Different forms of behavioral flexibility are facilitated by interactions between separate regions of the prefrontal cortex and their striatal outputs. However, the contribution of ventral striatal dopamine (DA) to these functions is unclear. The present study assessed the involvement of DA receptors in the nucleus accumbens (NAc) core on either between- or within-strategy shifts using operant chamber-based tasks. Strategy set-shifting required rats initially to learn a visual-cue discrimination and, on the following day, shift to using an egocentric spatial response strategy to obtain reward. For reversal learning, rats were initially trained on a response discrimination and then required to select the opposite lever to receive food reward. Intra-NAc microinfusions of D1 (SCH23390) but not D2 (eticlopride) receptor antagonists impaired set-shifting, disrupting the maintenance of a new strategy. Conversely, supranormal activation of D2 (quinpirole) but not D1 (SKF81297) receptors also impaired set-shifting, inducing perseverative deficits. However, only infusions of the D2 agonist impaired reversal learning, but did so without disrupting initial response learning. Thus, mesoaccumbens DA, acting on D1 receptors, selectively facilitates complex forms of flexibility requiring shifts between different strategies, but does not appear to contribute to simpler forms of flexibility entailing shifts of specific stimulus–reward associations. In contrast, abnormal increases in D2 receptor activity cause a more general impairment in behavioral flexibility. These findings suggest that deficits in these forms of executive functioning observed in disorders linked to dysfunction of the DA system may be attributable in part to aberrant increases or decreases in mesoaccumbens DA activity.
Different forms of behavioral flexibility, mediated by anatomically dissociable regions of the prefrontal cortex (PFC), are critically dependent on interactions between these regions and their striatal afferents. For example, shifts between stimulus–reward associations within a particular dimension (ie reversal learning) are sensitive to lesions to either the orbitofrontal cortex (OFC) or the dorsal striatum (Divac et al, 1967; Dias et al, 1996; Schoenbaum et al, 2002; Ragozzino et al, 2002; McAlonan and Brown, 2003; Clarke et al, 2008). In rodents, more complex forms of flexibility entailing shifts between rules, strategies, or attentional sets, are dependent on neural circuits incorporating the medial PFC and the core of the nucleus accumbens (NAc) (Reading and Dunnett, 1991; Ragozzino et al, 1999; Birrell and Brown, 2000; Floresco et al, 2006a; Block et al, 2007). Moreover, the cortical and striatal nodes within these circuits appear to make distinct contributions to these processes. Disruptions of frontal lobe functioning typically induce perseverative deficits (Ragozzino et al, 1999; Block et al, 2007; Boulougouris et al, 2007). Conversely, manipulations of striatal outputs do not disrupt the ability to disengage from a previously relevant strategy, but do impair maintenance of a novel strategy once perseveration has ceased (Ragozzino et al, 2002; Floresco et al, 2006a; Block et al, 2007).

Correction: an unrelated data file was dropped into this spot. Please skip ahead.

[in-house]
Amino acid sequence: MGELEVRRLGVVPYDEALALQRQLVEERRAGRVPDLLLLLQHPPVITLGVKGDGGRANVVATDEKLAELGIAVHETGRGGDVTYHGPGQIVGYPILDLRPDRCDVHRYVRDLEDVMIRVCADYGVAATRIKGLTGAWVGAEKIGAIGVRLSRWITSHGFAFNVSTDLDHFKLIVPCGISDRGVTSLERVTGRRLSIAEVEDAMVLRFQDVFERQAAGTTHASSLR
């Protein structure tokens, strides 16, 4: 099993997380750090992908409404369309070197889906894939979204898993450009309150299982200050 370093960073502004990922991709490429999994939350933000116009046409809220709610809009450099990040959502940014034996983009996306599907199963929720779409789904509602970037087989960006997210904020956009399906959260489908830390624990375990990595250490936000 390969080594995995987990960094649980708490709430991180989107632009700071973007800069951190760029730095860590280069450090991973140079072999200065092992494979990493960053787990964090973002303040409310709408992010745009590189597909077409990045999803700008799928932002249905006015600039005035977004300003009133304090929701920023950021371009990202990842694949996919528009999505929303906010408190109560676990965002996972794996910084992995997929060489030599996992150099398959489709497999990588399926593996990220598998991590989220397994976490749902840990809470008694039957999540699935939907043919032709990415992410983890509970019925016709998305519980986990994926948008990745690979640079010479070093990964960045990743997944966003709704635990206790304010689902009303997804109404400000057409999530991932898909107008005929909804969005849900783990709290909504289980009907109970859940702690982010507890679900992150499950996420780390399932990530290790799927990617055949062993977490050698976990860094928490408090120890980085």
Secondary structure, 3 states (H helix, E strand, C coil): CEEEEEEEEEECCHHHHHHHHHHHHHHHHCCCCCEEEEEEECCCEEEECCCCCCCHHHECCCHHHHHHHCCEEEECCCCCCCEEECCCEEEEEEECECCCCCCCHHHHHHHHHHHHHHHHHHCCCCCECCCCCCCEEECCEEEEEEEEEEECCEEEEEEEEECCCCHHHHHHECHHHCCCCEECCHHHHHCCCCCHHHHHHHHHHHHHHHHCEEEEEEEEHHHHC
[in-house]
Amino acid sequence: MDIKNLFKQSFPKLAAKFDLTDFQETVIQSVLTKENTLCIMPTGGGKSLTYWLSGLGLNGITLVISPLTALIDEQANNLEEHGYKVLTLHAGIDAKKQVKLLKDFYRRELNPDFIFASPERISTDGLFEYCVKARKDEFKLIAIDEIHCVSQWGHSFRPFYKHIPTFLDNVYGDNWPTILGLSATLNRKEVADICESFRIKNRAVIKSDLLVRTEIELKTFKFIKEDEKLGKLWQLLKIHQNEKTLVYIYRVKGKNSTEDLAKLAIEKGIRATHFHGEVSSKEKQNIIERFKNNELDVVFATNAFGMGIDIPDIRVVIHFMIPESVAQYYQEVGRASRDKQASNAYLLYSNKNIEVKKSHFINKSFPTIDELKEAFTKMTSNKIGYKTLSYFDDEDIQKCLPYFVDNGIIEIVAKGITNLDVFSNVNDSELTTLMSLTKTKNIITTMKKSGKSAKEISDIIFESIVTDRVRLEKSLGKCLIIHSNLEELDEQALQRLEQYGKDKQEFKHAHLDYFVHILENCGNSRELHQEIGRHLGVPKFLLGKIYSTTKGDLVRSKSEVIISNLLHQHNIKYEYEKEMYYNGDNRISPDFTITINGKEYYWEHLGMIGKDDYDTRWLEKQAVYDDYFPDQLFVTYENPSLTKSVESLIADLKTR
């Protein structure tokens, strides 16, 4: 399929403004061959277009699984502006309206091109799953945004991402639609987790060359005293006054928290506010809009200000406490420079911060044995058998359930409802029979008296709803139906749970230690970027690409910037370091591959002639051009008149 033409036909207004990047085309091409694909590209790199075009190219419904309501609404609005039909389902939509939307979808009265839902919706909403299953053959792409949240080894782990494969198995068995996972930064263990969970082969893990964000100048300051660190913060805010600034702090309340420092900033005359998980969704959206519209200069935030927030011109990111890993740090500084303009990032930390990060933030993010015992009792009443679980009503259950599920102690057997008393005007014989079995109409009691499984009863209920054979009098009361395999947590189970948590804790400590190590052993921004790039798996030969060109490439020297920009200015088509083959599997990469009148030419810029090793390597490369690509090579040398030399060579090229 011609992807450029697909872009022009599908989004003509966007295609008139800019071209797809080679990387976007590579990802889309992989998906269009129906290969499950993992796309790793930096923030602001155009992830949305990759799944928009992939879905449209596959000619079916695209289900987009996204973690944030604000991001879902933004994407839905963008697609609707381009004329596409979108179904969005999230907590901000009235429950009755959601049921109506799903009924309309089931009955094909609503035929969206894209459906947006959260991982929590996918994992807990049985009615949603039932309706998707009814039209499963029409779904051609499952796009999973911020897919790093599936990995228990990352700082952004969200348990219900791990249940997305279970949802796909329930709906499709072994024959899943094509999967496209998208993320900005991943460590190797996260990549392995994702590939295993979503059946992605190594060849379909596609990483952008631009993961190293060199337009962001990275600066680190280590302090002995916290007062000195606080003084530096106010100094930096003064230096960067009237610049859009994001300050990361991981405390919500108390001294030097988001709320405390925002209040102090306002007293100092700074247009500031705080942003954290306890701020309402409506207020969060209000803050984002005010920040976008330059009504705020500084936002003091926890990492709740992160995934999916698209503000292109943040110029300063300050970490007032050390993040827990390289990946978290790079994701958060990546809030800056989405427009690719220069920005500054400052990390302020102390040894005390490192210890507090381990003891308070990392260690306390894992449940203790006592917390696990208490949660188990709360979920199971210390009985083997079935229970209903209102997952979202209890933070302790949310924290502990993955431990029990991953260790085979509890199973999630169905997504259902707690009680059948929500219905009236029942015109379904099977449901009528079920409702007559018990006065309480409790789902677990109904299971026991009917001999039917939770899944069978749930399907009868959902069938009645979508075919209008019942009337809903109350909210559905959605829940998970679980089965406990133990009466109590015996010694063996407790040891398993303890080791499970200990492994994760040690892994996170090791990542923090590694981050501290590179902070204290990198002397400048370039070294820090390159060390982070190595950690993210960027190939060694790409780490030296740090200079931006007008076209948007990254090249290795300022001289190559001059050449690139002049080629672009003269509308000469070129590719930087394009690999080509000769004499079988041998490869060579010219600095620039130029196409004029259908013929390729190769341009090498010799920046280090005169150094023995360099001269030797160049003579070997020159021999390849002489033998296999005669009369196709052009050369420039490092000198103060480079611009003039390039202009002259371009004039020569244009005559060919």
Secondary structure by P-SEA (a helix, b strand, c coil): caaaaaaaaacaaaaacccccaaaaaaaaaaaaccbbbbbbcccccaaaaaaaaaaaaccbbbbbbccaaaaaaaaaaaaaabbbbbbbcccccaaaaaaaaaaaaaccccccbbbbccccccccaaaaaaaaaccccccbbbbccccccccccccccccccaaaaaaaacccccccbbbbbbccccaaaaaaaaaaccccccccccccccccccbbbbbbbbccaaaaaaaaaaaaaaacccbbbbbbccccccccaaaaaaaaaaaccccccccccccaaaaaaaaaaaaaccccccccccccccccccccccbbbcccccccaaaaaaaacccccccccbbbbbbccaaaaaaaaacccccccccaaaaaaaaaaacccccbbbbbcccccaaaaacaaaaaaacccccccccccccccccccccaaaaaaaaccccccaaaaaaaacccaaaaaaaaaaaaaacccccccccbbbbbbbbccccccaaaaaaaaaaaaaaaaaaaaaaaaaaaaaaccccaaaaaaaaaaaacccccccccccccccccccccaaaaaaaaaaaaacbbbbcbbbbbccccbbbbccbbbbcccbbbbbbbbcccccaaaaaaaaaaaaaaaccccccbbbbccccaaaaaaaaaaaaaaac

Dopamine (DA) also is important in facilitating behavioral flexibility mediated by these cortico-striatal circuits. Systemic blockade of D2 (but not D1) receptors in monkeys impairs reversal learning (Ridley et al, 1981; Lee et al, 2007), although the specific terminal regions where DA may be acting to facilitate this form of flexibility remains unclear. DA depletions in the PFC (including orbital regions) leave reversal learning intact (Crofts et al, 2001), and similar depletions in the striatum have yielded mixed effects (Collins et al, 2000; Crofts et al, 2001; O’Neill and Brown, 2007). In contrast, DA depletion of the dorsolateral PFC in primates made before training impairs the acquisition of an attentional set (Crofts et al, 2001), whereas, in rats, blockade of D1 or D2 receptors in the medial PFC before a set-shift induces severe perseverative impairments (Ragozzino, 2002; Floresco et al, 2006b). Interestingly, stimulation of PFC DA receptors does not affect these forms of behavioral flexibility (Fletcher et al, 2005; Floresco et al, 2006b), even though systemic administration of D2 receptor agonists does impede this form of executive functioning (Smith et al, 1999; Mehta et al, 2001; Boulougouris et al, 2009).